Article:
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Picture this: you're gorging on leftover Halloween candy. You take a bite of a fun-size chocolate bar and instead of sugary goodness, you get a flash of blinding pain in your tooth! What's the deal?

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Sources:
https://www.researchgate.net/profile/Richard_Cartwright3/publication/261755042_Dentinal_hypersensitivity_A_narrative_review/links/55f7317408aeba1d9ef46670/Dentinal-hypersensitivity-A-narrative-review.pdf
https://link.springer.com/chapter/10.1007/978-4-431-55192-8_28
♩.

Sugar is supposed to be one of the best things in life. But you might have bitten into something really sweet only to have it betray you.

Instead of sugary deliciousness, you got immediate, sharp, eye-watering pain. Sure, eating lots of sugary food can cause cavities that don't feel great, but that wasn't some sort of insta-cavity. What you experienced was a consequence of dentin hypersensitivity — or having sensitive teeth as it’s known in the toothpaste aisle.

Pain due to this condition is more commonly caused by consuming hot or cold things, but it can also be caused by eating really sweet stuff. But what makes sugar so special? To understand this, it helps to know a little about tooth anatomy in general.

Your teeth have three main layers. There’s an outer layer of hard enamel, an inner layer of pulp, which contains blood vessels and nerves, and a layer of dentinin between. Dentin is pretty hard, but unlike enamel, it’s porous.

It contains microscopic, fluid-filled tubules that run from the pulp to the underside of the enamel. Even though tooth enamel is the hardest substance in your body, it can still be damaged, like if you grind your teeth, have cavities, or drink lots of acidic sodas. If your enamel is worn away, your dentin and its tubules can be exposed.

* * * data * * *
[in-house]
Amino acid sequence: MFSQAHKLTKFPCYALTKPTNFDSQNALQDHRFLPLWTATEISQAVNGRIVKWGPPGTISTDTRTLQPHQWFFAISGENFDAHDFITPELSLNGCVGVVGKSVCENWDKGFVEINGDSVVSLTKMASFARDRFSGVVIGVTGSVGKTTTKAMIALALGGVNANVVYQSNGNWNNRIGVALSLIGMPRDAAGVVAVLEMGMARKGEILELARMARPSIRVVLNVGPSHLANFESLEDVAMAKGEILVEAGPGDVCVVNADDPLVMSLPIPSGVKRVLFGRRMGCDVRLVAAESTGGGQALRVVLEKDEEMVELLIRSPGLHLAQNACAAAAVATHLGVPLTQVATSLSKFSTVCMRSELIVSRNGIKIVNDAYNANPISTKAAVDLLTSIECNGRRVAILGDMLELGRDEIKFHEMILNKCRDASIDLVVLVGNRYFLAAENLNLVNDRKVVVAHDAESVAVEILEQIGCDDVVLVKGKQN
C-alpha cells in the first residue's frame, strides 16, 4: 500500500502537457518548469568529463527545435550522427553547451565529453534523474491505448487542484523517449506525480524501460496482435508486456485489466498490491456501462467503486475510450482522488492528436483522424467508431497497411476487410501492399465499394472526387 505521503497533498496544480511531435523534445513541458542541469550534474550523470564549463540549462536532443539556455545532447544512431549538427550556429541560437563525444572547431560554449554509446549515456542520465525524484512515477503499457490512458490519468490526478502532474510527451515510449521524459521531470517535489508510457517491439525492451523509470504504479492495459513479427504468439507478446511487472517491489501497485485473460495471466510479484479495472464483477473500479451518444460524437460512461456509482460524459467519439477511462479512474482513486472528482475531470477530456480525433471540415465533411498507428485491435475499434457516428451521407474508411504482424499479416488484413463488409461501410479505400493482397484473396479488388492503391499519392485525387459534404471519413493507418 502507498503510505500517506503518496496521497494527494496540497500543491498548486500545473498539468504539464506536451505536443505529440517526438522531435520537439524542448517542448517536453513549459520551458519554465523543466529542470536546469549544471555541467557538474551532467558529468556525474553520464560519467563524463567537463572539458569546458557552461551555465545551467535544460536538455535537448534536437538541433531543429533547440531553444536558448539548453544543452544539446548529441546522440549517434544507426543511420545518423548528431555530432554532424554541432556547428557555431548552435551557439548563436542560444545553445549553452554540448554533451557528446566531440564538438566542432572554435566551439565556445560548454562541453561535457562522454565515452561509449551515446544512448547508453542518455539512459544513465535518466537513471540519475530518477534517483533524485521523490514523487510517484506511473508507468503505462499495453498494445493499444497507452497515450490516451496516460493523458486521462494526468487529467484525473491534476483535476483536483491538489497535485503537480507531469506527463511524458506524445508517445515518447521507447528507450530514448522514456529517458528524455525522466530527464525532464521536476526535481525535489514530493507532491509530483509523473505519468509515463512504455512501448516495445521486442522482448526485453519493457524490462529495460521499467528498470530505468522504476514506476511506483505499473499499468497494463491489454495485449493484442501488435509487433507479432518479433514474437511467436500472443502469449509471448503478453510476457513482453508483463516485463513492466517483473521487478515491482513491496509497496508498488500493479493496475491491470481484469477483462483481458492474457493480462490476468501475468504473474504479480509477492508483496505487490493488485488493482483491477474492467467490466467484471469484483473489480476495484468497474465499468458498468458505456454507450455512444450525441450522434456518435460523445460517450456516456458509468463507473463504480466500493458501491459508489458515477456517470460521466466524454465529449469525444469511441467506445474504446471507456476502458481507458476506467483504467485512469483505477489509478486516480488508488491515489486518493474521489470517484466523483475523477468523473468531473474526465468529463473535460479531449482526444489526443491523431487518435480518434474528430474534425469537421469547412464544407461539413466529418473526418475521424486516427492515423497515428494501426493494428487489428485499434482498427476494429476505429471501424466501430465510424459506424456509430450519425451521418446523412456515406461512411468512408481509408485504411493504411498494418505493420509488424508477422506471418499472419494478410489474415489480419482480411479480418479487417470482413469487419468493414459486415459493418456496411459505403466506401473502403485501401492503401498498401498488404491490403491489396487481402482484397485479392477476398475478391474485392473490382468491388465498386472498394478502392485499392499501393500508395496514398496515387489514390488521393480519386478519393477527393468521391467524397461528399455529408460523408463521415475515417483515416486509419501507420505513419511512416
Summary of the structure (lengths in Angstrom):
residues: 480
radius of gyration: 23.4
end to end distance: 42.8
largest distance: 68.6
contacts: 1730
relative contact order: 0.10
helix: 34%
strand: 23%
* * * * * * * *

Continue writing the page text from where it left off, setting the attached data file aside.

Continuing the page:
And sometimes, the combination of sweet stuff and exposed dentin equals pain. It’s because of your old friend from science class: osmosis. Osmosis is the movement of something like water across a selectively permeable barrier.

It goes from the side where there’s less stuff dissolved to the side with more stuff. Or, in official terms, from the side with a lower concentration of solutes to one with a higher concentration. Osmosis likes things to be equal.

Now, say you bite into something very sweet, like a piece of leftover candy corn. That snack touching the outside of your exposed dentin has highly concentrated solutes in the form of sugar molecules. And the dentin acts as the selectively permeable barrier.

The fluid in your dentin’s microtubules rushes out of your tooth towards the sugar. And that flow stimulates the nerves in the pulp of your tooth, causing shooting pain. Other solutes, like salts or even sugar substitutes, are often better dissolved than sugar, and are in lower concentrations in food and drink, so they don't cause as much fluid to rush through the dentin.

That means they cause less nerve stimulation and less pain. Really, though, you’re much more likely to experience pain in response to cold or hot things which contract or expand the fluid in those tubules than you are in response to sugar. When we talked to Dr.

Kenneth Markowitz of the Rutgers School of Dental Medicine, he said sweet foods are actually a relatively weak stimulus for tooth pain. Usually, they only trigger pain when the tooth’s inner pulp and its nerves are already inflamed. That means your tooth was in trouble before you bit into that candy corn — maybe because of a cavity or defective filling.

So if your sweet tooth is causing you agony, you should probably go see a dentist. And then, you can get back to eating all that candy tear-free. Thanks for asking, and special thanks to Kenneth Markowitz for his insight into all of this.

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